Check for condition updates via the Colorado Department of Transportation (CDOT), before you hit the road.

CDOT recommends that travelers top off the gas tank (more than halfway full), which increases traction and ensures that there’s juice if you get stuck in the snow and need to periodically run the engine to stay warm.

Stow a snow shovel, flashlight, water, blankets or a sleeping bag, and nonperishable food in your car. These supplies are useful if there’s a long delay, emergency, or if you need to stay overnight in your vehicle.

Be sure you have good tires with tread that are suitable for blizzard conditions on a mountain pass. According to CDOT, the Colorado State Patrol recommends a minimum tread depth of 1/8 inch. All-season tires are usually adequate for front-wheel drive vehicles, whereas snow tires are best on rear-wheel drive vehicles, CDOT notes.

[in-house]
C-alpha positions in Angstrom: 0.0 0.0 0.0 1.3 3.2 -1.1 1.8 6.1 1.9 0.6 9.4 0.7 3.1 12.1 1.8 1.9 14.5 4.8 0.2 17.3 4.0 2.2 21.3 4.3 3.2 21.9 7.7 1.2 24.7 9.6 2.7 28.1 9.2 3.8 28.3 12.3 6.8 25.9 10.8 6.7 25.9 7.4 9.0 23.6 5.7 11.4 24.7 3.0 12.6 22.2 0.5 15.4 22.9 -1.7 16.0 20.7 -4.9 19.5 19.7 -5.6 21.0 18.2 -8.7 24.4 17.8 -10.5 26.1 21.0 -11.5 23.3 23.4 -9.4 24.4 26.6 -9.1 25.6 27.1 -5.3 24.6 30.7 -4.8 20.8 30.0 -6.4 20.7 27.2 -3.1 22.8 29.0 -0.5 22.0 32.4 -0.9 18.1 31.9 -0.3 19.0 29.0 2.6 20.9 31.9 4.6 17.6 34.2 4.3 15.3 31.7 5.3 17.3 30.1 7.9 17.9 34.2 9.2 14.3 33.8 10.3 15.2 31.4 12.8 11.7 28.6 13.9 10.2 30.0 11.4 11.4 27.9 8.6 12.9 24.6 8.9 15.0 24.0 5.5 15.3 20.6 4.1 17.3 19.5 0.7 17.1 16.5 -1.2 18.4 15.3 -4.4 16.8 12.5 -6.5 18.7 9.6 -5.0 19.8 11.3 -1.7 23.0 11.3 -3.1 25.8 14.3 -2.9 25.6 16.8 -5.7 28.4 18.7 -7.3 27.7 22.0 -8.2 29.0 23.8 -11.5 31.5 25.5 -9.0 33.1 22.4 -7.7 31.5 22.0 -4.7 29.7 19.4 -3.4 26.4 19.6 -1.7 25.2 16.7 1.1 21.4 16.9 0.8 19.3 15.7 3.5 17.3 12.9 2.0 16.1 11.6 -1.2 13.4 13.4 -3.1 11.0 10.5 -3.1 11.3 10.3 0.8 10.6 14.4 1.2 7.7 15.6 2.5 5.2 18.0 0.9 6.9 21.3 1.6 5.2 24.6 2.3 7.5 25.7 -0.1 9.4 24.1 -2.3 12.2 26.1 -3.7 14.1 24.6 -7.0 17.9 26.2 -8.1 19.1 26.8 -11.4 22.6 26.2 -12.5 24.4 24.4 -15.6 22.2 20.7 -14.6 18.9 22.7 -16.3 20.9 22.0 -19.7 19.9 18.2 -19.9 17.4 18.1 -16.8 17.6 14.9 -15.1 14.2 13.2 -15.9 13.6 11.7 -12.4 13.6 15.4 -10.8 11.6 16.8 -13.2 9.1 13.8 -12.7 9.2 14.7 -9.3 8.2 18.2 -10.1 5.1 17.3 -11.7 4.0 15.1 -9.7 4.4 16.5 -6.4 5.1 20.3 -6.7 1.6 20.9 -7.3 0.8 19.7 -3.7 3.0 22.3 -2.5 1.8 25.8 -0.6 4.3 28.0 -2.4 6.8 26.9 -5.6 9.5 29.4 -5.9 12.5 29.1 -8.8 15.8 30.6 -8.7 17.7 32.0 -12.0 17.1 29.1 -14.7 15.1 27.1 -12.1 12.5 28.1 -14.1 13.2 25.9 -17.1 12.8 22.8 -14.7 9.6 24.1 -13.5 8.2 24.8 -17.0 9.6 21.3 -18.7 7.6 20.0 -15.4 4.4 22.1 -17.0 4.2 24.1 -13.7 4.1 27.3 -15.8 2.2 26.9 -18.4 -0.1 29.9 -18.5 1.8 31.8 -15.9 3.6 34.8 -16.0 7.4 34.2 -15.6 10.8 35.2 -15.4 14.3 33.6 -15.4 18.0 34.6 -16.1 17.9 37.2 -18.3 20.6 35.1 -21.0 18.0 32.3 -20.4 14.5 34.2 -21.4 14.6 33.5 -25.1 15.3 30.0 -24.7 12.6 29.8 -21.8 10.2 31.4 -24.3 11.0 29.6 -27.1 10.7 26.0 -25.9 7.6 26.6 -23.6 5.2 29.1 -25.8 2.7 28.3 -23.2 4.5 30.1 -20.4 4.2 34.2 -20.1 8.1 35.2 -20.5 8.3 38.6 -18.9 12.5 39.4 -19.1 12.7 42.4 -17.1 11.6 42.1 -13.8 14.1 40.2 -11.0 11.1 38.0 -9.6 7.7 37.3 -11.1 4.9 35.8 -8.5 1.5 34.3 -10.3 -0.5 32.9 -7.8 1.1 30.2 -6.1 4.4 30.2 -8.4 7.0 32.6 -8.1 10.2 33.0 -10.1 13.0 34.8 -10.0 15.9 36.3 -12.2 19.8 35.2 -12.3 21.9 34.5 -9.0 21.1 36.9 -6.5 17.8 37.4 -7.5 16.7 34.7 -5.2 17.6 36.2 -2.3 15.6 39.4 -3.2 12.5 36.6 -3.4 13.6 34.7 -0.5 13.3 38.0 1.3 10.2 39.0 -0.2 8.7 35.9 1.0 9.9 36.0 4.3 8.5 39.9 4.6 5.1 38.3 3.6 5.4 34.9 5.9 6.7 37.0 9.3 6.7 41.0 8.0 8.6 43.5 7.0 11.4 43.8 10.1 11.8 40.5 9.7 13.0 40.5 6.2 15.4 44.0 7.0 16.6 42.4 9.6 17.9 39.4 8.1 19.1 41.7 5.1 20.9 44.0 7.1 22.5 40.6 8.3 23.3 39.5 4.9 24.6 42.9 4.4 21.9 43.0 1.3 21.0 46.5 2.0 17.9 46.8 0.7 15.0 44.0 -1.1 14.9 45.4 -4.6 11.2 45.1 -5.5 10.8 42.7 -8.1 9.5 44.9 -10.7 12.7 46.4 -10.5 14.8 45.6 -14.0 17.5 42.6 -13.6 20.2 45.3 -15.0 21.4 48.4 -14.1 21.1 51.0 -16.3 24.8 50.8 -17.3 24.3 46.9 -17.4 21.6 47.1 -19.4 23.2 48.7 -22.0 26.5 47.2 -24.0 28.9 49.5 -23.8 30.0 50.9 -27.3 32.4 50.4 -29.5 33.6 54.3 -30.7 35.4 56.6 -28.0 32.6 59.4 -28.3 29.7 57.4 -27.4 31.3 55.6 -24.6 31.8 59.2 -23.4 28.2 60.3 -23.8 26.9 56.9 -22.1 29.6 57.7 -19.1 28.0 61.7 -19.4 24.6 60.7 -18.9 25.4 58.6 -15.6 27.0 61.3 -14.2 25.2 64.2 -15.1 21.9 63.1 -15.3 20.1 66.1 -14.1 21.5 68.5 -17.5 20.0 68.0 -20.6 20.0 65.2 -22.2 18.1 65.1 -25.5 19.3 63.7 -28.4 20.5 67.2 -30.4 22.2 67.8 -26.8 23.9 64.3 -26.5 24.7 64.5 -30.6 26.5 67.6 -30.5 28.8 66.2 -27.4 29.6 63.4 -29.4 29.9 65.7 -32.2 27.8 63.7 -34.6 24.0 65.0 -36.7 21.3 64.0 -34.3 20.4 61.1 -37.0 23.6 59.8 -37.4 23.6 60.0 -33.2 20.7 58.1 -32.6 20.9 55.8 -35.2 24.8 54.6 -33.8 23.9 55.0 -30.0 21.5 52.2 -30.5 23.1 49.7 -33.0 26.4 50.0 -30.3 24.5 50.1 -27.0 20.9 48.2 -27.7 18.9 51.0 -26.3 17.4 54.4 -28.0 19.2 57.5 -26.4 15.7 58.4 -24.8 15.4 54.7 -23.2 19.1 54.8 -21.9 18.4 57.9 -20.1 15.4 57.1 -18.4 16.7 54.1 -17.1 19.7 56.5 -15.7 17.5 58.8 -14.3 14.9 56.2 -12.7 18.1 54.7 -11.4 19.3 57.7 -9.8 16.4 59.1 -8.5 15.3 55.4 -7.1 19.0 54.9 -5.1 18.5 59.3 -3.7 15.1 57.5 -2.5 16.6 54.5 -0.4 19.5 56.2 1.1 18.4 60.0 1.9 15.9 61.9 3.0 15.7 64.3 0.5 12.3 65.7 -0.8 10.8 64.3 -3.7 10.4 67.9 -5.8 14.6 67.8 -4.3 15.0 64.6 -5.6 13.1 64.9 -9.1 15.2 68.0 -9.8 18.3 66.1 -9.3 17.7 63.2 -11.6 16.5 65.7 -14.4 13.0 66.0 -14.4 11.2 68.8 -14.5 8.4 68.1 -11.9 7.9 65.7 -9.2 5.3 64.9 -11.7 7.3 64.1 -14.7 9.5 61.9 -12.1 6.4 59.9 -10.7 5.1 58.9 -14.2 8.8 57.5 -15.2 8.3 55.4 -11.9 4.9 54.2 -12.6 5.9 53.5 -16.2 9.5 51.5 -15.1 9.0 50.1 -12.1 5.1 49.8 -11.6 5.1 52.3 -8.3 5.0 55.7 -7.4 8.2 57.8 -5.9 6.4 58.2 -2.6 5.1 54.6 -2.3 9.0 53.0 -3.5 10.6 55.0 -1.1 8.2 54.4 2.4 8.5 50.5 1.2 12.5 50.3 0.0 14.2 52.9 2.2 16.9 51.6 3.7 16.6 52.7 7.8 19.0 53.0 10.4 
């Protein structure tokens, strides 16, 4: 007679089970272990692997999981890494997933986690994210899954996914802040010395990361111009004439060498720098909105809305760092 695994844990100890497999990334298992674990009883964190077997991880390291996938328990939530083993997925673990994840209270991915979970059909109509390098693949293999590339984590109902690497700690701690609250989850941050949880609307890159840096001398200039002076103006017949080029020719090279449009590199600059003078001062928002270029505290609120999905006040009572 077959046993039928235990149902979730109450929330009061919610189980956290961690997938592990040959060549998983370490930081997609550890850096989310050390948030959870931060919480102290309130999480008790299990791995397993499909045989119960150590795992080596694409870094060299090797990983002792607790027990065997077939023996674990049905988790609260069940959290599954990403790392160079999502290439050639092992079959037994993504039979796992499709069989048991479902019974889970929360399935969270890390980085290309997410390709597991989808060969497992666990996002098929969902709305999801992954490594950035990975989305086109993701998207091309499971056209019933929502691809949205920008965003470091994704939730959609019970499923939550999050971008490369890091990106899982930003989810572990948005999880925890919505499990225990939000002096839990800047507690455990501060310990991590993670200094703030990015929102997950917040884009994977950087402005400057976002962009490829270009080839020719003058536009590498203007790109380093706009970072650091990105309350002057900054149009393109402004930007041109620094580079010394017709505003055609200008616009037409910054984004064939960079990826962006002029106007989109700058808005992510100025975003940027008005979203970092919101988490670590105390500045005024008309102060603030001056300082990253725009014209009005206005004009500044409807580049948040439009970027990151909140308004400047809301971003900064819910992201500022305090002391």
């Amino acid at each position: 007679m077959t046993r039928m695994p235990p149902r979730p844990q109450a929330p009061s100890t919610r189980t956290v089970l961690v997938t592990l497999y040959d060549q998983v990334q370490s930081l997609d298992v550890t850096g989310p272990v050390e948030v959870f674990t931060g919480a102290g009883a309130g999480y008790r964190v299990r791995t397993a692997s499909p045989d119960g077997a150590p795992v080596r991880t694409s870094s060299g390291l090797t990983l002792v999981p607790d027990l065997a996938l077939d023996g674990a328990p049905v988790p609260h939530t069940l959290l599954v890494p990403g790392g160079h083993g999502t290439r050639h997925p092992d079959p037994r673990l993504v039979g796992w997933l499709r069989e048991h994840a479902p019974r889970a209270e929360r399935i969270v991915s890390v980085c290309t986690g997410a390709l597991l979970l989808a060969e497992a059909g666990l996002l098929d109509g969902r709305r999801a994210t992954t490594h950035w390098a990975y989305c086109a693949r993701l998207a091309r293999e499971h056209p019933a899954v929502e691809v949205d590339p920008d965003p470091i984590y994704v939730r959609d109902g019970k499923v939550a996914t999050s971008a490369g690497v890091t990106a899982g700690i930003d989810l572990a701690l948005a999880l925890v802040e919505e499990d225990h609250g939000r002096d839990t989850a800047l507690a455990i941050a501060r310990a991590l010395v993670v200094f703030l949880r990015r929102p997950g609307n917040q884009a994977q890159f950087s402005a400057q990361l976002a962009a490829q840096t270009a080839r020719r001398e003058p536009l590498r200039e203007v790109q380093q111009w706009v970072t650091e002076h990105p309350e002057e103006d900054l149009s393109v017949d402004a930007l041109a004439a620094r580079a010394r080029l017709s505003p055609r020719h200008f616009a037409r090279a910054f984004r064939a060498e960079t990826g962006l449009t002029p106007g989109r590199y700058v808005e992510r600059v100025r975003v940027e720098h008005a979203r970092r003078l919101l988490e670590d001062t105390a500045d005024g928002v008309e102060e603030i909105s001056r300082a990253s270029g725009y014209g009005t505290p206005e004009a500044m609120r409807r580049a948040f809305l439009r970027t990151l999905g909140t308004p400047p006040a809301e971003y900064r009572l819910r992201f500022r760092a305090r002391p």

If the visibility is poor, don’t speed up: slow down, so that you can safely follow mountain curves, stay in your lane, and not lose control of the vehicle.

When you’re descending icy roads, save your brakes and use the engine (by downshifting the gears) to hold back the vehicle. Then periodically tap the brakes to prevent acceleration.

how to ski colorado without i-70
Silverton epitomizes San Juan steep skiing. | PHOTO: Morgan Tilton

Oh, and one more thing:

We make all the backcountry recommendations in this guide under a major caveat: Backcountry skiing is inherently dangerous and requires more knowledge, experience, and specialized gear than resort skiing. Please do not explore any of the aforementioned zones before you can do it safely. We advise gearing up with a beacon, probe, and shovel and taking an avalanche safety course.

Willing to brave I-70 in order to stay closer to the Mile High City? These are the best ski resorts near Denver.